Returns like this were apparently par for the course, ranging between 43.5% and 74.3% for each of the previous four years.
The newsletter goes on: “’Too good to be true’ is a statement we hear every day when new clients first learn about the kind of returns the Fund has been delivering year after year. And when comparing five-year total returns of Praesidium, to the performance of more familiar investment products, who could blame them!”
Praesidium apparently did this by investing in forex markets, managed by “an experienced team of traders”.
The author of the newsletter was Gary Wilde, Praesidium Global’s Indian Ocean Islands director, based in Mauritius.
As it turns out, it was too good to be true.
In June 2020, Praesidium Wealth investors received a newsletter with some alarming news. Covid was a “black swan” event that had created unprecedented volatility in world markets, resulting in a 40% drawdown in funds under investment. Praesidium, like many other investment companies, was not immune to this volatility.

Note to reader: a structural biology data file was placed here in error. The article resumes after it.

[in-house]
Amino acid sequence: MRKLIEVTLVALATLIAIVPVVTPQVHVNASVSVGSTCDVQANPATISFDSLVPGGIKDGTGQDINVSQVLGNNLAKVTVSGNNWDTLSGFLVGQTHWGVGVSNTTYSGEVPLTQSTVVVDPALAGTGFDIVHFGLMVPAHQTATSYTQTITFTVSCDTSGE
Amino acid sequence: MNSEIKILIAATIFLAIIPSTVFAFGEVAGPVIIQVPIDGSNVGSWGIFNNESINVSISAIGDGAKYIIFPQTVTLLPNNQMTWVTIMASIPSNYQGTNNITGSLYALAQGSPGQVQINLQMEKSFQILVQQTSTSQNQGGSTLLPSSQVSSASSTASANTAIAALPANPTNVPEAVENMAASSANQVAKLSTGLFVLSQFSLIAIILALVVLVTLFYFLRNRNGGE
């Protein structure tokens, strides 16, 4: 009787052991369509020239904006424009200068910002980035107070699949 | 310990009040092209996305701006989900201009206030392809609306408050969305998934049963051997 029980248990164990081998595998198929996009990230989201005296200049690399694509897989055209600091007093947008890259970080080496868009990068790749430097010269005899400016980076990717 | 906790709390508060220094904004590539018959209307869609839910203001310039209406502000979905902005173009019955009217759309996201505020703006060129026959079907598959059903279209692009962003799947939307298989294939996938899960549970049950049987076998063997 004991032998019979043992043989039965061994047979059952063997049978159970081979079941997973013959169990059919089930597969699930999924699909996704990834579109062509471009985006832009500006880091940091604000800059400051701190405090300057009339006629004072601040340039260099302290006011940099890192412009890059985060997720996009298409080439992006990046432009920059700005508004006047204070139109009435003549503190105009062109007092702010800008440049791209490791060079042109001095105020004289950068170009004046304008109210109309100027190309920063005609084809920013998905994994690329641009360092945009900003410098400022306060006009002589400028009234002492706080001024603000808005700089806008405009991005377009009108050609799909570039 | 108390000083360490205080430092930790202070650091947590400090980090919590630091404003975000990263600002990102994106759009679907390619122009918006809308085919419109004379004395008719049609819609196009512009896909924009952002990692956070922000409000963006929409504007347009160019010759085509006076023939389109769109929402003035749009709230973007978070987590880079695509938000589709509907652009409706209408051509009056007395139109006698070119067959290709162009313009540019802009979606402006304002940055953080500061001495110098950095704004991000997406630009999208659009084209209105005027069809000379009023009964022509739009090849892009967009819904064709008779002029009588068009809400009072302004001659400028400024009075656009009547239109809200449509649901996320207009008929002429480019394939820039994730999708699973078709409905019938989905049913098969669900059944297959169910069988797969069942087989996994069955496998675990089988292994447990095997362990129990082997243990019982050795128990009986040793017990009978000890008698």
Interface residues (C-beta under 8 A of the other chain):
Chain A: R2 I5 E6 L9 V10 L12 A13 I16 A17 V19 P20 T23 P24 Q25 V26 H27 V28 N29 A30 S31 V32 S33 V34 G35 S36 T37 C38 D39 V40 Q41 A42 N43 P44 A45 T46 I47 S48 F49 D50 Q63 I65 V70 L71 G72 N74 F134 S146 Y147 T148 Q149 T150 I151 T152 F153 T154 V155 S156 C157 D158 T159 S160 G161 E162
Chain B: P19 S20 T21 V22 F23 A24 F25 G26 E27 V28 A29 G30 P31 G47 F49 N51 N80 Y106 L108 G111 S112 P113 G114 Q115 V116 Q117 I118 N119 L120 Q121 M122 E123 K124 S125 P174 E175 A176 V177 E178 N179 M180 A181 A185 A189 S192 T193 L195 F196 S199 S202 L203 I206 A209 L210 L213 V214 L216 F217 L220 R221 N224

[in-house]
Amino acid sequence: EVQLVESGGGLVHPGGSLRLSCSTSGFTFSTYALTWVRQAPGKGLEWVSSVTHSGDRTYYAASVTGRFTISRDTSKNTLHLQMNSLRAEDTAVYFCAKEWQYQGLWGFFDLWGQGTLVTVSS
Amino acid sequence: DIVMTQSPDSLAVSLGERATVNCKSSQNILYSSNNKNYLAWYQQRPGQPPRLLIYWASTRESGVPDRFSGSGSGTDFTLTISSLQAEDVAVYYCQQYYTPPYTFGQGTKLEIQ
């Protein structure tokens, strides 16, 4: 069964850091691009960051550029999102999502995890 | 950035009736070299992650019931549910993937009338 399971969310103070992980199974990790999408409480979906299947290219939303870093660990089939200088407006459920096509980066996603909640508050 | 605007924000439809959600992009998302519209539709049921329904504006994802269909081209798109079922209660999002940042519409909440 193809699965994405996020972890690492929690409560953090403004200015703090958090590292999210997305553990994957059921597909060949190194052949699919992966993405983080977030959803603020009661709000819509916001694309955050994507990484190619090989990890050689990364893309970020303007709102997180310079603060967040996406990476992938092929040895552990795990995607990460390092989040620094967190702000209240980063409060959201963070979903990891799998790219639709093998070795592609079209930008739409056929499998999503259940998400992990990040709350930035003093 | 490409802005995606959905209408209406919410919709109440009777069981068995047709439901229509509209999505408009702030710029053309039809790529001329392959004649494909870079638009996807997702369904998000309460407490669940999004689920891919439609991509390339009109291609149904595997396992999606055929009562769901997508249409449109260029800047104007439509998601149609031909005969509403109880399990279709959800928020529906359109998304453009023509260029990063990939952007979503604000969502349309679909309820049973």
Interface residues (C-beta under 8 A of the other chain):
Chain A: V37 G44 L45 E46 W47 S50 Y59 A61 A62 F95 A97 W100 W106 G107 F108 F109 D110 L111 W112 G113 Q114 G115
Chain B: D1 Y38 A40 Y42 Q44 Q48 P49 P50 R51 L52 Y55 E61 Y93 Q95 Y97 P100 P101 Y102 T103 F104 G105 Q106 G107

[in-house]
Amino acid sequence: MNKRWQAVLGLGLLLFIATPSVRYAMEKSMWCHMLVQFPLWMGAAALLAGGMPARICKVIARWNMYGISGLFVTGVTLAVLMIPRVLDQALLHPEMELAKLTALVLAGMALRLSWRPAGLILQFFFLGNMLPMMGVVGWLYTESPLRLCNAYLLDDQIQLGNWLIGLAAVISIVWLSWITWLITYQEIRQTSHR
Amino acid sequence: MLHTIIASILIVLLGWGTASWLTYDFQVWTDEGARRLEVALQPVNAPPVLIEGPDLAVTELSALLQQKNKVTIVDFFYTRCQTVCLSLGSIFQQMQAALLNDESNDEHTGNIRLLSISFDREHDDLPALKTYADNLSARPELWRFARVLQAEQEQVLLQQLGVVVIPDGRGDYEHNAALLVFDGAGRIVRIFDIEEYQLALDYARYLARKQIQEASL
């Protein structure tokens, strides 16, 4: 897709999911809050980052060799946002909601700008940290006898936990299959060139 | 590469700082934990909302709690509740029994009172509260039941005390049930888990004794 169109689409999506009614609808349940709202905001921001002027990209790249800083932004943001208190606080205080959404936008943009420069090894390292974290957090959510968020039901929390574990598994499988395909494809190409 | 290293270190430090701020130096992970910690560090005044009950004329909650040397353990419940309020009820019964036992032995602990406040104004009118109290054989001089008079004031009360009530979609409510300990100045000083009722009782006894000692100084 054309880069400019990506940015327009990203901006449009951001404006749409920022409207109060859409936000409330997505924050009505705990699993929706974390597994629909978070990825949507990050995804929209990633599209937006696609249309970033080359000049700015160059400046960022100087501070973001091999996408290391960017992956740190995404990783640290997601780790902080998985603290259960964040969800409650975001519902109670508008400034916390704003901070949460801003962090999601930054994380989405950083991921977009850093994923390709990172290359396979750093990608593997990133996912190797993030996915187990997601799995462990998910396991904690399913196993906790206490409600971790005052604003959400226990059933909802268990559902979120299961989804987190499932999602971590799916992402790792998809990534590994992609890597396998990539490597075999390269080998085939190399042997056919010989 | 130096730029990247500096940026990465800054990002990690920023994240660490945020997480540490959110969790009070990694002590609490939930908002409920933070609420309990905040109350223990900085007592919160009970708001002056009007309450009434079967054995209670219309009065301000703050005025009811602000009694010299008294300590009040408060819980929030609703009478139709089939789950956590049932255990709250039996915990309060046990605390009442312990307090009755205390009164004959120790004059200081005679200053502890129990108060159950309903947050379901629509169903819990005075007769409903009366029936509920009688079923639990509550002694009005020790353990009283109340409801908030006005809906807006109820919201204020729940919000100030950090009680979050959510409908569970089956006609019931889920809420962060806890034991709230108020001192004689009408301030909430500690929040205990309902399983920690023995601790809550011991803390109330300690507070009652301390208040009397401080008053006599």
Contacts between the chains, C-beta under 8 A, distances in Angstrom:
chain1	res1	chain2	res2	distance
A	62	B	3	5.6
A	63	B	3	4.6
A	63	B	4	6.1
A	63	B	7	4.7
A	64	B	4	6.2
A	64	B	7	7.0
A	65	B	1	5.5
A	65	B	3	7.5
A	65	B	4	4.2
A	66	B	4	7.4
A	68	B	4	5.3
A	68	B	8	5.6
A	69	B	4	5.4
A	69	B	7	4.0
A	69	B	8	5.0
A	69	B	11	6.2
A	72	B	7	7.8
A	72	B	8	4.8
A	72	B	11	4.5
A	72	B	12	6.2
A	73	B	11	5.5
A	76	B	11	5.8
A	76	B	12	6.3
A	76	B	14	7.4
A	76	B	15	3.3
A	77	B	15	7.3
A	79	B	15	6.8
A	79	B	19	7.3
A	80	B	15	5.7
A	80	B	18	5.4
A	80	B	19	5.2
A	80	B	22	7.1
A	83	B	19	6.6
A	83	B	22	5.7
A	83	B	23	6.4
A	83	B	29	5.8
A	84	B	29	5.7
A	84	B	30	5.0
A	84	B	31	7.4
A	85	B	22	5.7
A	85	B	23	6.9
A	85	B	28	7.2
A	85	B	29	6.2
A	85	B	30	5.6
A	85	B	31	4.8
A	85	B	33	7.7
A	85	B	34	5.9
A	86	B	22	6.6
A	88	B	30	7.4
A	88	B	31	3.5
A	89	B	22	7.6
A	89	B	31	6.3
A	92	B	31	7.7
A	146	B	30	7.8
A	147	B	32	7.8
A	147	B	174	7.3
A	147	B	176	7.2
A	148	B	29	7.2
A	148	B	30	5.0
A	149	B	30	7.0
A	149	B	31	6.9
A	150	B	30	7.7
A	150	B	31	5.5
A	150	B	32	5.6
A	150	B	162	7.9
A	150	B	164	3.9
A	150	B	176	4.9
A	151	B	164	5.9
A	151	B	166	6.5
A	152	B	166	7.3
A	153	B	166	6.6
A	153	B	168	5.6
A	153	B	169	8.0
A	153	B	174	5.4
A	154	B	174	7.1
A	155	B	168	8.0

But there was no need to worry, clients were told, as plans were being put in place to recover from these losses.
Some clients were less than satisfied at this sudden turn of events. They tell Moneyweb this was the first time in five years the company had reported losses. Some feared their entire investment was in danger of disappearing altogether.
Praesidium reassured investors that business continuity plans had been put in place. It also promised better and faster communications with clients, who were understandably concerned about the deteriorating trading results. The company decided to waive its usual performance fees on trading accounts until the drawdown losses were recovered.
The trading team also volunteered to put in extra hours of trading – which veteran traders would recognise as a sign of desperation, since more trading does not necessarily mean more profits (often, the reverse).
Big funds at risk
One investor contacted by Moneyweb has $1.9 million (R28.9 million) at risk in the company. Another overseas-based investor sunk $900 000 (R13.7 million) into the fund.
“We were introduced to the Praesidium by a friend when we were on a trip to Mauritius, with promises of returns of about 3% a month,” says the investor, who asked not to be named. “We initially put in $400 000, which went into a bank in Mauritius, and then later put in another $500 000, which went to Cyprus.”